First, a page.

The process that will lead to the sale of just under half of Ethiopia’s state-owned operator Ethio Telecom is apparently under way.
According to Reuters news agency, Ethiopia this week launched a tendering process for the proposed sell-off of a 40 percent stake in Ethio Telecom to private investors.
Of course it’s early days yet. For the moment, interested investors are invited to submit expressions of interest. This, according to the government, is the first of a series of stages that will lead to the picking of a successful bidder. It also appears that the 40 percent of Ethio Telecom is to be sold as a single stake to a single investor.
Of course, Ethiopia is also aiming to license private operators to compete with Ethio Telecom, though this process has not been without controversy. The first private operator licence went to a consortium led by Safaricom, Vodafone, and Japan's Sumitomo, for which the consortium was said to have paid $850 million.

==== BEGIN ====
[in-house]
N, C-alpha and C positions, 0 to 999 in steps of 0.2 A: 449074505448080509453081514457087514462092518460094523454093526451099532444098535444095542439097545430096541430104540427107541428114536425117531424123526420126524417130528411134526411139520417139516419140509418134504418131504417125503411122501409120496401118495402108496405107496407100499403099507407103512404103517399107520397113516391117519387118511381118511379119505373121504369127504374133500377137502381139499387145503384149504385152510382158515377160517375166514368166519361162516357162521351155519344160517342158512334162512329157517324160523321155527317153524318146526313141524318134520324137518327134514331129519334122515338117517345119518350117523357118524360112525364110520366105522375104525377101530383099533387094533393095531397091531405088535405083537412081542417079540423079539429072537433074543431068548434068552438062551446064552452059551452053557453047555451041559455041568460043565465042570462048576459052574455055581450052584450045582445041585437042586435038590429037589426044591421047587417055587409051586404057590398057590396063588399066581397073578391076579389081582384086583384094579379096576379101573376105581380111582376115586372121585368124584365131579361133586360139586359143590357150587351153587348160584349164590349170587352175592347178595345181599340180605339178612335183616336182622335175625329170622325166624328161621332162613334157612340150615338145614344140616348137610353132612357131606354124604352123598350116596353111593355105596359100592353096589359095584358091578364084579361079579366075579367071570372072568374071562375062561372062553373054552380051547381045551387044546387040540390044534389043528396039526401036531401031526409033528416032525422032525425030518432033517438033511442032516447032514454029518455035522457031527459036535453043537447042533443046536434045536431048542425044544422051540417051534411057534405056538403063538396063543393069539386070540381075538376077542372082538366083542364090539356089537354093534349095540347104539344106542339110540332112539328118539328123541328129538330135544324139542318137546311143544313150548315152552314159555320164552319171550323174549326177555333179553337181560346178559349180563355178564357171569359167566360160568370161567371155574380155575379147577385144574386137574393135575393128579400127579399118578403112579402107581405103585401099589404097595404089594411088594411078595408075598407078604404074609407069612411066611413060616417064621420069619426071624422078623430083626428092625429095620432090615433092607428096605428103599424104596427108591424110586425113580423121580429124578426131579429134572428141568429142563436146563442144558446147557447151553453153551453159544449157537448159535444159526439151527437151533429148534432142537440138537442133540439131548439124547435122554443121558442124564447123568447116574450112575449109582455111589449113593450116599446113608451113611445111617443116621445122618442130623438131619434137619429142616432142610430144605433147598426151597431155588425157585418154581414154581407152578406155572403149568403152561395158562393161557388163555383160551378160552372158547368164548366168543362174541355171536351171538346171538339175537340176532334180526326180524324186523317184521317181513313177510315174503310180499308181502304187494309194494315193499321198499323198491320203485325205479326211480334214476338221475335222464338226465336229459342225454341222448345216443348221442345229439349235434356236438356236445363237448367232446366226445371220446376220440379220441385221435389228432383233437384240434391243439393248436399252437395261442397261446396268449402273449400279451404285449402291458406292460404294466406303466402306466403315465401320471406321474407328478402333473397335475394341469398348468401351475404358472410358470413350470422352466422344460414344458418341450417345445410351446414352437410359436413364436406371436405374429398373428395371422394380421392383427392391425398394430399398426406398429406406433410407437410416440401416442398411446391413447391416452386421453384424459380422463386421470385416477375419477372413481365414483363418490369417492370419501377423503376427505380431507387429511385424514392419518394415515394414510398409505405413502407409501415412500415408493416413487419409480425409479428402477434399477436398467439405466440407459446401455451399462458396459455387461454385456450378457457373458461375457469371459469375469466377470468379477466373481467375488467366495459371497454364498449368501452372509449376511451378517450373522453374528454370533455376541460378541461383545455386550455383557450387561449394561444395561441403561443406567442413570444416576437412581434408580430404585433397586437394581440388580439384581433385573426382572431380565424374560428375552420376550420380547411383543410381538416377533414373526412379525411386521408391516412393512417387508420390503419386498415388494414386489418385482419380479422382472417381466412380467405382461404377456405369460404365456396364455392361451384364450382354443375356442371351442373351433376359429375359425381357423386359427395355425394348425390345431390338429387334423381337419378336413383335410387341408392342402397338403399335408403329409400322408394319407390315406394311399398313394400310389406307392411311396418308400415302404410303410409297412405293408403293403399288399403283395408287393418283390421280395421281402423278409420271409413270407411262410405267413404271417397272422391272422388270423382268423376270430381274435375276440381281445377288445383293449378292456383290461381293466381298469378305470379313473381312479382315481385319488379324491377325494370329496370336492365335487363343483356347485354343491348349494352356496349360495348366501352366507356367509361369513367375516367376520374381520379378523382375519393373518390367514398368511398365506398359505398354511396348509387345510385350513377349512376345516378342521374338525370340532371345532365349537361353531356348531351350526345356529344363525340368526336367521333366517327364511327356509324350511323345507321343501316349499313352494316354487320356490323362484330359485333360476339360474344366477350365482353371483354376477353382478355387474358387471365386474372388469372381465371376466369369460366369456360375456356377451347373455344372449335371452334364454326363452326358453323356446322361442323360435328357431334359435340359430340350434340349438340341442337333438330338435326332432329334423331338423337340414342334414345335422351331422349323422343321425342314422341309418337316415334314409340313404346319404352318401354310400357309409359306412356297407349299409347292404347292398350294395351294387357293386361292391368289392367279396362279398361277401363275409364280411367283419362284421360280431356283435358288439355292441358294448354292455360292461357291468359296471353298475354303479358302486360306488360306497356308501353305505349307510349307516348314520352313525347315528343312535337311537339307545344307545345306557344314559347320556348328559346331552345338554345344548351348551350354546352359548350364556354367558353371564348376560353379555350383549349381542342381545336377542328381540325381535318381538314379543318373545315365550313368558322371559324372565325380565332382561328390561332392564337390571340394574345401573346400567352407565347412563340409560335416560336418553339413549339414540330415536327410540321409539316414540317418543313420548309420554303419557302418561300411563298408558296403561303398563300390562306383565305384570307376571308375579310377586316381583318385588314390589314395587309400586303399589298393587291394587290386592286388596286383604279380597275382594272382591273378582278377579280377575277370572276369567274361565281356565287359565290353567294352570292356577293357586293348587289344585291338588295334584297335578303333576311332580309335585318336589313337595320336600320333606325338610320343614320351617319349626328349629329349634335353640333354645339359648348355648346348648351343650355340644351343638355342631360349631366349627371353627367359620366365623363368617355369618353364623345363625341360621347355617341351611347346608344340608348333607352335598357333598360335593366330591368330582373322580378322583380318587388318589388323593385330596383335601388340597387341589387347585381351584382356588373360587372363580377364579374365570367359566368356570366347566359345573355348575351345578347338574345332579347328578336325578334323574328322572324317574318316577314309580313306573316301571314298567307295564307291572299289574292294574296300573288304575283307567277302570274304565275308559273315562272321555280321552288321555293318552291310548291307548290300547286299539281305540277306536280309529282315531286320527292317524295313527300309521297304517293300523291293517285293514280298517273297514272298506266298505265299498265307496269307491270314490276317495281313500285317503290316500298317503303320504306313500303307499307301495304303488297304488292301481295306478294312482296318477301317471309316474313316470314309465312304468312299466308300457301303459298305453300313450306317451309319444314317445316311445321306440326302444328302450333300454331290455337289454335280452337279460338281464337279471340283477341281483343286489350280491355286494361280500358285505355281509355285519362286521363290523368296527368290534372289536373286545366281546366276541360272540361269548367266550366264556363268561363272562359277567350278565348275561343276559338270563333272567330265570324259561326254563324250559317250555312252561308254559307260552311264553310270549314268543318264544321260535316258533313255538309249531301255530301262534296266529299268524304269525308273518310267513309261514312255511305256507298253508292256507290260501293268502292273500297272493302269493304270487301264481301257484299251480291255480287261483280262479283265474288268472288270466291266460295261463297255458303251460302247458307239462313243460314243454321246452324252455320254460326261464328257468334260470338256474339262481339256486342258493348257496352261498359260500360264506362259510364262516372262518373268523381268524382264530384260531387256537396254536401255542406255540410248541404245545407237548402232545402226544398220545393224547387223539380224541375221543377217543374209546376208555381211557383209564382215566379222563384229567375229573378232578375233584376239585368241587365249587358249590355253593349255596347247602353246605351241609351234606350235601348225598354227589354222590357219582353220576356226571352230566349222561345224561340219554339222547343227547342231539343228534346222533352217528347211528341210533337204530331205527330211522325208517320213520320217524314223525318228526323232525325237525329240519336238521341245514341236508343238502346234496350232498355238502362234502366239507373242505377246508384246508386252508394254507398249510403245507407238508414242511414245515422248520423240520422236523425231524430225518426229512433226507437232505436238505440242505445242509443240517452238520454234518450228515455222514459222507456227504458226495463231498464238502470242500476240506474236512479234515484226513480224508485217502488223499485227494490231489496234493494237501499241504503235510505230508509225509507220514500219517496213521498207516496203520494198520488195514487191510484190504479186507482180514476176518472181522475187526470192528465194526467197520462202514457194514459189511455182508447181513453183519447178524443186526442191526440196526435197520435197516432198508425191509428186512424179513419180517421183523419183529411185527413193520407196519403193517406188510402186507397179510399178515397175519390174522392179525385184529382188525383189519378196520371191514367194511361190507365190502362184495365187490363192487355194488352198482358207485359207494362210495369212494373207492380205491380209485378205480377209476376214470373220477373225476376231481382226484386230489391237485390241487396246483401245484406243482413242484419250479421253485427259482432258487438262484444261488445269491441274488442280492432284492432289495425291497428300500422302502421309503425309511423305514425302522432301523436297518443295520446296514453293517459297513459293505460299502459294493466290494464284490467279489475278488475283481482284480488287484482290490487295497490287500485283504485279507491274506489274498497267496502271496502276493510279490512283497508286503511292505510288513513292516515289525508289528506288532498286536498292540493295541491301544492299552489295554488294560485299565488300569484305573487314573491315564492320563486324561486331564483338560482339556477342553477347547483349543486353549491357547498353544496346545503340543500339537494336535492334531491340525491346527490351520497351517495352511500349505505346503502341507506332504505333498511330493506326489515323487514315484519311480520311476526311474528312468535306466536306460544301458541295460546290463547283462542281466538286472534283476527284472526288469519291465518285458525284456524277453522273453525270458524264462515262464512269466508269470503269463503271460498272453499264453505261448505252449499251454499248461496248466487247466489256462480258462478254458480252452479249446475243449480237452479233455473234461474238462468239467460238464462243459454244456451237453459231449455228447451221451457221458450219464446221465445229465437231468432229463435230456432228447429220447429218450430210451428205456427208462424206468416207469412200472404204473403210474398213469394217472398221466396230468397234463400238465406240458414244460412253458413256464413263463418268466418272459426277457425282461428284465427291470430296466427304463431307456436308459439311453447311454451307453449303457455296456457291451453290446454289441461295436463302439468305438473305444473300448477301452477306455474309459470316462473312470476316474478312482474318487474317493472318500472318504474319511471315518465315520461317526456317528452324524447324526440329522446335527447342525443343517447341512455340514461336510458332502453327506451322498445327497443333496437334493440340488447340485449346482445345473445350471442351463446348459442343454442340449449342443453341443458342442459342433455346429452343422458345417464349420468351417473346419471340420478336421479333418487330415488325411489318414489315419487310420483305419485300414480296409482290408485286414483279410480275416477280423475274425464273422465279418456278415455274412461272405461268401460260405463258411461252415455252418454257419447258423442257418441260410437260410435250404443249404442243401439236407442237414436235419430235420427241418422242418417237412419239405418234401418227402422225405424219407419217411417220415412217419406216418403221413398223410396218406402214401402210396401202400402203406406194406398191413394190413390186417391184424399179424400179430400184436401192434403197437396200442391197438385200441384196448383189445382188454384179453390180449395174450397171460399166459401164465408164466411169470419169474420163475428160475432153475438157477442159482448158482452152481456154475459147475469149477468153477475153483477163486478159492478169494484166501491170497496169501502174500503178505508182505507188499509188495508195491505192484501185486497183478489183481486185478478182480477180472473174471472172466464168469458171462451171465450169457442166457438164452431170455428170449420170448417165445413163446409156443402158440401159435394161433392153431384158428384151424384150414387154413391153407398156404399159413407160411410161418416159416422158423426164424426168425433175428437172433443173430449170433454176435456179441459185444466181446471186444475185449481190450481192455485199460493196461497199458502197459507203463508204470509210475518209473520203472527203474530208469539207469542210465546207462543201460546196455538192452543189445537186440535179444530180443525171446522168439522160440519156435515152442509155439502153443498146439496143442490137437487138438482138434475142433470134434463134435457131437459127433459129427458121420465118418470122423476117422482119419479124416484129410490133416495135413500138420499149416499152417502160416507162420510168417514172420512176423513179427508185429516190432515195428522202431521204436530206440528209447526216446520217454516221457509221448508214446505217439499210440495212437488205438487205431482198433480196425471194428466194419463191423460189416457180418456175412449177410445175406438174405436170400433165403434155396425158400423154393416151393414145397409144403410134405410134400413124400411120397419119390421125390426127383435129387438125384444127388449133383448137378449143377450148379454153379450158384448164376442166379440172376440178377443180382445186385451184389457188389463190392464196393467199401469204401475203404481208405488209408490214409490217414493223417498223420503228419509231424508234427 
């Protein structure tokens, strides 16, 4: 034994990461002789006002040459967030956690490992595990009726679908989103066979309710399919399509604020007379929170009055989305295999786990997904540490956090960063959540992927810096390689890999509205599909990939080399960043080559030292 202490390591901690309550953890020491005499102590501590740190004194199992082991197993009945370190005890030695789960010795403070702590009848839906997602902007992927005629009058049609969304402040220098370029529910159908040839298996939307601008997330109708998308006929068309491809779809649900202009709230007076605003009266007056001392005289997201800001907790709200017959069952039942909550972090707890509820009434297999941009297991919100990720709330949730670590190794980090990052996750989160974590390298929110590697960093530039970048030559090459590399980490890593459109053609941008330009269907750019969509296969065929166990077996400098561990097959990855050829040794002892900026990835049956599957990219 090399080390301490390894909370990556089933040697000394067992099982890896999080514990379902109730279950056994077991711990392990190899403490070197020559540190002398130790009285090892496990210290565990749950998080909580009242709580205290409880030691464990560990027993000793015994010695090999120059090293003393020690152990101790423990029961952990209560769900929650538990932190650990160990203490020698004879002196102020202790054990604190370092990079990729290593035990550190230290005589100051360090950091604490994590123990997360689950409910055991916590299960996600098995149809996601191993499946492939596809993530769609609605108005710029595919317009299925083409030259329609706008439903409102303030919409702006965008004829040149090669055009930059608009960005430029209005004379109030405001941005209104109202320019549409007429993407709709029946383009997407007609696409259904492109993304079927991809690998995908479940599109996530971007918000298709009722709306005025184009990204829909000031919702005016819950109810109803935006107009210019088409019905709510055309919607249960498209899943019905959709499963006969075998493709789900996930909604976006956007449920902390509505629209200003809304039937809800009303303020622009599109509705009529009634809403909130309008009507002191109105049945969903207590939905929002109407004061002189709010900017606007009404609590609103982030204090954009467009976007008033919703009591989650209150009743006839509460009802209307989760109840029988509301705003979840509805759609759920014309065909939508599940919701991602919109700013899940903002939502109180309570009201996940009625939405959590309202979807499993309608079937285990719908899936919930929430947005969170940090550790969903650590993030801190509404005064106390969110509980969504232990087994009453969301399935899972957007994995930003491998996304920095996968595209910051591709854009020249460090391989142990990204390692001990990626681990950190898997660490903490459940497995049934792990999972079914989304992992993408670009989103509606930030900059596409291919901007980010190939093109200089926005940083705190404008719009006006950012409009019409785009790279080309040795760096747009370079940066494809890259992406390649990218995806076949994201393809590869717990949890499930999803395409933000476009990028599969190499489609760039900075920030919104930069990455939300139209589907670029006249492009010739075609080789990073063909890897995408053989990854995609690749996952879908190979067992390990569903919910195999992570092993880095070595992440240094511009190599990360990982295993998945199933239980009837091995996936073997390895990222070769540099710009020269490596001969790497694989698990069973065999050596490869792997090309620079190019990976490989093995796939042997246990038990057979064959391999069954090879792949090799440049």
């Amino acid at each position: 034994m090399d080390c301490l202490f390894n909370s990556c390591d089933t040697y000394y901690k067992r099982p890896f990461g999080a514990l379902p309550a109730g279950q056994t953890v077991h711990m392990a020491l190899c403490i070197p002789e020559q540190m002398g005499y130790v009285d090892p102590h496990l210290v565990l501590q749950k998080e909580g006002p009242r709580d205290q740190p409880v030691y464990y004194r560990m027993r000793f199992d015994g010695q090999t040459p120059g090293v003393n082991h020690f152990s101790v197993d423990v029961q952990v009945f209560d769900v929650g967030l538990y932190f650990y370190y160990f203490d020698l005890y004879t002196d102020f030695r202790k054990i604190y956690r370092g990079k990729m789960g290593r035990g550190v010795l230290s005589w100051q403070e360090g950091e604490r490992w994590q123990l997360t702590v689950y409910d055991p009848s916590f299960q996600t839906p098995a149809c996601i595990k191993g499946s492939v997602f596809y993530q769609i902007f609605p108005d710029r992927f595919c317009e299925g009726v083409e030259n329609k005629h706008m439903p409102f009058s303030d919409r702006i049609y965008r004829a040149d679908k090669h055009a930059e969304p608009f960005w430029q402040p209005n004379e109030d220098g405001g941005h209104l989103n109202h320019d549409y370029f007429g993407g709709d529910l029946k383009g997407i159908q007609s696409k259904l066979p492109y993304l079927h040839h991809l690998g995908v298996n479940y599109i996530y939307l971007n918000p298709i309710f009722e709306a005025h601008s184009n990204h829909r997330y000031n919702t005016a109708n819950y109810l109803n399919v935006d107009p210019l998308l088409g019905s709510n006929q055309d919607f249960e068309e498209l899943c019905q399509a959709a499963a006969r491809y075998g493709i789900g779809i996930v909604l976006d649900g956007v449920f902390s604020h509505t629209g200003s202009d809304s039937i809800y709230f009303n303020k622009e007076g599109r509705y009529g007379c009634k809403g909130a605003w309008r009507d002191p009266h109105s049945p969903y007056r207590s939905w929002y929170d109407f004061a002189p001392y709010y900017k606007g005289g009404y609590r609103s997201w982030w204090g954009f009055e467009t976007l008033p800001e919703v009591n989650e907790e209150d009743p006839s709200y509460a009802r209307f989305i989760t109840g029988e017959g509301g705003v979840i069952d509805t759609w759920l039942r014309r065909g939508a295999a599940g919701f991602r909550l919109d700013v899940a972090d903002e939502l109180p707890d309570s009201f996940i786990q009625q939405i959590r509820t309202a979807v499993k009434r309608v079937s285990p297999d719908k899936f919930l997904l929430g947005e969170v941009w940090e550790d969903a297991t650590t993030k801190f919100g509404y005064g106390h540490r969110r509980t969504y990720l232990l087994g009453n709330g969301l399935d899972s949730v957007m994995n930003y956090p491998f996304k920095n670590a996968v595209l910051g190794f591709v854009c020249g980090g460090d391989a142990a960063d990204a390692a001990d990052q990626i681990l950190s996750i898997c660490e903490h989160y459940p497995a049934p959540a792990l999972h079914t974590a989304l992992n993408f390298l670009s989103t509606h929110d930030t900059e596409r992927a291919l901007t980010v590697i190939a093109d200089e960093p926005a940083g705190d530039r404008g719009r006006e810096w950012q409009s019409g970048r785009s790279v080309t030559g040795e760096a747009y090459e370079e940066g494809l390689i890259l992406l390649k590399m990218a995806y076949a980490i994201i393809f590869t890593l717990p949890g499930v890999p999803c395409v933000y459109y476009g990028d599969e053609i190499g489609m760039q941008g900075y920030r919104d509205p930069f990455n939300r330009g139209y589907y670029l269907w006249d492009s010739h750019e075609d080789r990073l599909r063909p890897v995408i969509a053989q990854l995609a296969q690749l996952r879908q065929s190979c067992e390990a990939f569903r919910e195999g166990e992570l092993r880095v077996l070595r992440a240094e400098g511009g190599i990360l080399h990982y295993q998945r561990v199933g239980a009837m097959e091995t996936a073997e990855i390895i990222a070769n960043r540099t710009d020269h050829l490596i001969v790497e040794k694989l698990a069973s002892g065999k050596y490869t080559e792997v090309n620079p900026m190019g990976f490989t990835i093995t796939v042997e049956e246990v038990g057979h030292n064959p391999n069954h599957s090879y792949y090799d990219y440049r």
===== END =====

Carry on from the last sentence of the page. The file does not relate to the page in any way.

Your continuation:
As we reported earlier today, Ethiopian prime minister Abiy Ahmed Ali presented the licence at a ceremony in Addis Ababa. A second licence is still up for grabs after an MTN-led consortium was deemed to have made too low a bid.
However, the chance to offer mobile money services may not be available for any new entrant for some while. This puts a newly licensed private operator at a competitive disadvantage to Ethio Telecom, which recently launched its own mobile money service called telebirr. For that reason, Ethio Telecom may be considered a more attractive investment than a new licence.
This sale of at least some of Ethio Telecom is described as part of the government's broader plan to open up the country's economy.